DIY culture has a solution for everything, including protecting your privacy. Home assistant devices like Amazon Echo and Google Home, while helpful, are constantly listening for commands which means any nearby conversation is free game for information gathering. On the bright side, Karmann’s Project Alias is a “parasitic” device that gives you control in what your home assistant device hears.
True to its function, a Project Alias device looks like a parasitic growth that can fit atop your Amazon Echo or Google Home. Inside its 3D-printed shell are a Raspberry Pi A+, a ReSpeaker 2-Mics Pi HAT, and a pair of small speakers.
Once you install the Project Alias code, you can use your phone to connect to the device, and train it with a “wake” word. The Echo or Google Home will not hear you until you say this “wake” word to Project Alias.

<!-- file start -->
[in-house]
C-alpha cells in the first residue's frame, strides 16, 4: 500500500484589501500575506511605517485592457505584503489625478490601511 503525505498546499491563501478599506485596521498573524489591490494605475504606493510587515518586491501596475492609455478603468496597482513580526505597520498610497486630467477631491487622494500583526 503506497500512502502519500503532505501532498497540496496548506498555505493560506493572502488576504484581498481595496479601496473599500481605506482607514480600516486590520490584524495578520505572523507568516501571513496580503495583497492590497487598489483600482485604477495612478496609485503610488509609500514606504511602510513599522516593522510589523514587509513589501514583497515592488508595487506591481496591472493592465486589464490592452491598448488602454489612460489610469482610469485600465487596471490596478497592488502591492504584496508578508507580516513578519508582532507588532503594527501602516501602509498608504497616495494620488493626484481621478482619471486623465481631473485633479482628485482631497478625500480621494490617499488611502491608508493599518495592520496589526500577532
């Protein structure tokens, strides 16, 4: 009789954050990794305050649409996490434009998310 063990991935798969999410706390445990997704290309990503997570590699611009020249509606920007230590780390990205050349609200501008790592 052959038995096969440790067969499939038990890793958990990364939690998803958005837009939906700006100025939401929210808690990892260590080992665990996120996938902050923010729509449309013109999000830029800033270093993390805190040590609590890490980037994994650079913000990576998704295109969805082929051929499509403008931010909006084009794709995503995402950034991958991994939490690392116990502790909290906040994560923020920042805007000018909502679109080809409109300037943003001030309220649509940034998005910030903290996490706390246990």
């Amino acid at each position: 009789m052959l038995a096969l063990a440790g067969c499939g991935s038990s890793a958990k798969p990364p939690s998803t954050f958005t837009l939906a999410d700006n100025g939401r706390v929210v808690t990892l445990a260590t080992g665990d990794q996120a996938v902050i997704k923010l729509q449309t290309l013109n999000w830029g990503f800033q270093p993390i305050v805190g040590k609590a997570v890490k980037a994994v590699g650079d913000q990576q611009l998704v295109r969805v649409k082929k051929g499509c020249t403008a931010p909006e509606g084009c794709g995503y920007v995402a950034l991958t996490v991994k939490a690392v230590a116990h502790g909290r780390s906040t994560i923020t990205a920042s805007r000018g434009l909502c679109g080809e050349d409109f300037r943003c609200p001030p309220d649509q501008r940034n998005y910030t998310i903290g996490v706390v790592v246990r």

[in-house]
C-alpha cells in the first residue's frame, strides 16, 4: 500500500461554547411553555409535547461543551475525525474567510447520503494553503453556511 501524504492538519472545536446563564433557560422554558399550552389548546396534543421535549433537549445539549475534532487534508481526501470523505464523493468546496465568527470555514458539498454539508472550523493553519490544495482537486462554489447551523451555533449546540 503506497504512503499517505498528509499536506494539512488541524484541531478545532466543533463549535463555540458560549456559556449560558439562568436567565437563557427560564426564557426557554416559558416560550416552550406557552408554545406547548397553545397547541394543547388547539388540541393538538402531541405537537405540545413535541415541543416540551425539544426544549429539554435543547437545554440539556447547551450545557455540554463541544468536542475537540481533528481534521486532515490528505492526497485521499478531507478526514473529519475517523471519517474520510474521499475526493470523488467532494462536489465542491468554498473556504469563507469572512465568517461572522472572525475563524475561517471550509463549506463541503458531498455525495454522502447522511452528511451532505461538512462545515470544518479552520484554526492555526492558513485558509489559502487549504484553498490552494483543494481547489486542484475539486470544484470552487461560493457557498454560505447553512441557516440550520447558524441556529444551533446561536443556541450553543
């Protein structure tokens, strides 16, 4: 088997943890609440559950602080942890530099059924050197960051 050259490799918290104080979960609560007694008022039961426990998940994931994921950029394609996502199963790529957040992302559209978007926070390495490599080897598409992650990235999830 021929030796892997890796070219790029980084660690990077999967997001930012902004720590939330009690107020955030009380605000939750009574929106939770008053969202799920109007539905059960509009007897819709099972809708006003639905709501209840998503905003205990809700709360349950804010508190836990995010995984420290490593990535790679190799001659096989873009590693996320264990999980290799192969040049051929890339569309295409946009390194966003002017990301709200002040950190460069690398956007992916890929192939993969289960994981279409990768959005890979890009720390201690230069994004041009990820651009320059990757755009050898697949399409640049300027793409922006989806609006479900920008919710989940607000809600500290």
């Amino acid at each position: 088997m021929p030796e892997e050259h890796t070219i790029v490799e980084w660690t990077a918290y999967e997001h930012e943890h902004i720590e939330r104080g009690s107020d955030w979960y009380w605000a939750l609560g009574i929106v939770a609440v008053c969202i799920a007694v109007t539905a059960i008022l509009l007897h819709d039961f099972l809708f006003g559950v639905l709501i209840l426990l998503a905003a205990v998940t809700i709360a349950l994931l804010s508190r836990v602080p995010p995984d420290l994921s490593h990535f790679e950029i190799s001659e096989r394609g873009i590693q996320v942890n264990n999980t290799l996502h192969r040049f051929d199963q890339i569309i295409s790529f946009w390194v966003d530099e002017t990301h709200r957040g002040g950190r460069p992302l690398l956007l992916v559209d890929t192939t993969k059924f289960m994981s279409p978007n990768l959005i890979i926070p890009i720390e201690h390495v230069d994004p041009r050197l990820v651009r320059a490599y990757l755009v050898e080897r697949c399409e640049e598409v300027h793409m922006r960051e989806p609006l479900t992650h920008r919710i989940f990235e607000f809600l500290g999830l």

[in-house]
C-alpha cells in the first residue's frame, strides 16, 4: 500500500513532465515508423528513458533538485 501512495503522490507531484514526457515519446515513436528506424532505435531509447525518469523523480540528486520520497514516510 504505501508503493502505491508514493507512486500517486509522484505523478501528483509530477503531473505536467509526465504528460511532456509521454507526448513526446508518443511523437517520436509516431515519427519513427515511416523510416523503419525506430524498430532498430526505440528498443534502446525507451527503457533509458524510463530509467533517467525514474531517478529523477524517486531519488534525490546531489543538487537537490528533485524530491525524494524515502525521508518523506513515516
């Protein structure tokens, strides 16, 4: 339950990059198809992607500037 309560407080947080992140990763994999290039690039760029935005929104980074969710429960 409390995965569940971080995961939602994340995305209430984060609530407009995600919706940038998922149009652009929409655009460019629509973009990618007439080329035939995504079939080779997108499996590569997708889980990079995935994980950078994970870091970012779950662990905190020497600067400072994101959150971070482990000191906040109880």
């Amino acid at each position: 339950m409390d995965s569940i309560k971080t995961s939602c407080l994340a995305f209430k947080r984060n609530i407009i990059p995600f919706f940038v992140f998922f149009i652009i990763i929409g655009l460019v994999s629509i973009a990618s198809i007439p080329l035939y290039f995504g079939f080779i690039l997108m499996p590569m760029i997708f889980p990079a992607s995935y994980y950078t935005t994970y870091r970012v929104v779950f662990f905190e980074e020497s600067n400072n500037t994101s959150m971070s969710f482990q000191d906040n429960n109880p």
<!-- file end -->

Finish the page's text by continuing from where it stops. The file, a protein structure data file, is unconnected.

Ta-da! Privacy is back in your hands! (Some assembly required).
The pieces to make your own Project Alias device, while attainable, (Office Max and Staples offer 3D printing services), requires some hands-on work and possibly several trips to the store. When all is said and done, the overall cost in time and money can add up. It’d be much simpler if a Project Alias device came in the mail or on a store shelf ready to roll.
This is sounding like prime Kickstarter material here.
The exploitation of privacy through our smart devices including phones, tablets, laptops, tvs, gaming consoles, etc. is becoming a common concern. Not only are we feeling attacked by advertisements that feel like they’re reading our thoughts, but anything said around these devices is collectable data.
Unfortunately, it’s wishful thinking to have any trust in the gadgets we own.
A device like Project Alias is a long time coming and needed now more than ever. Until tech companies begin to take measures to protect the privacy of their customers (which isn’t in their financial interest), we’re likely to see a new market for devices like Project Alias. The odds are you’ll need more than one.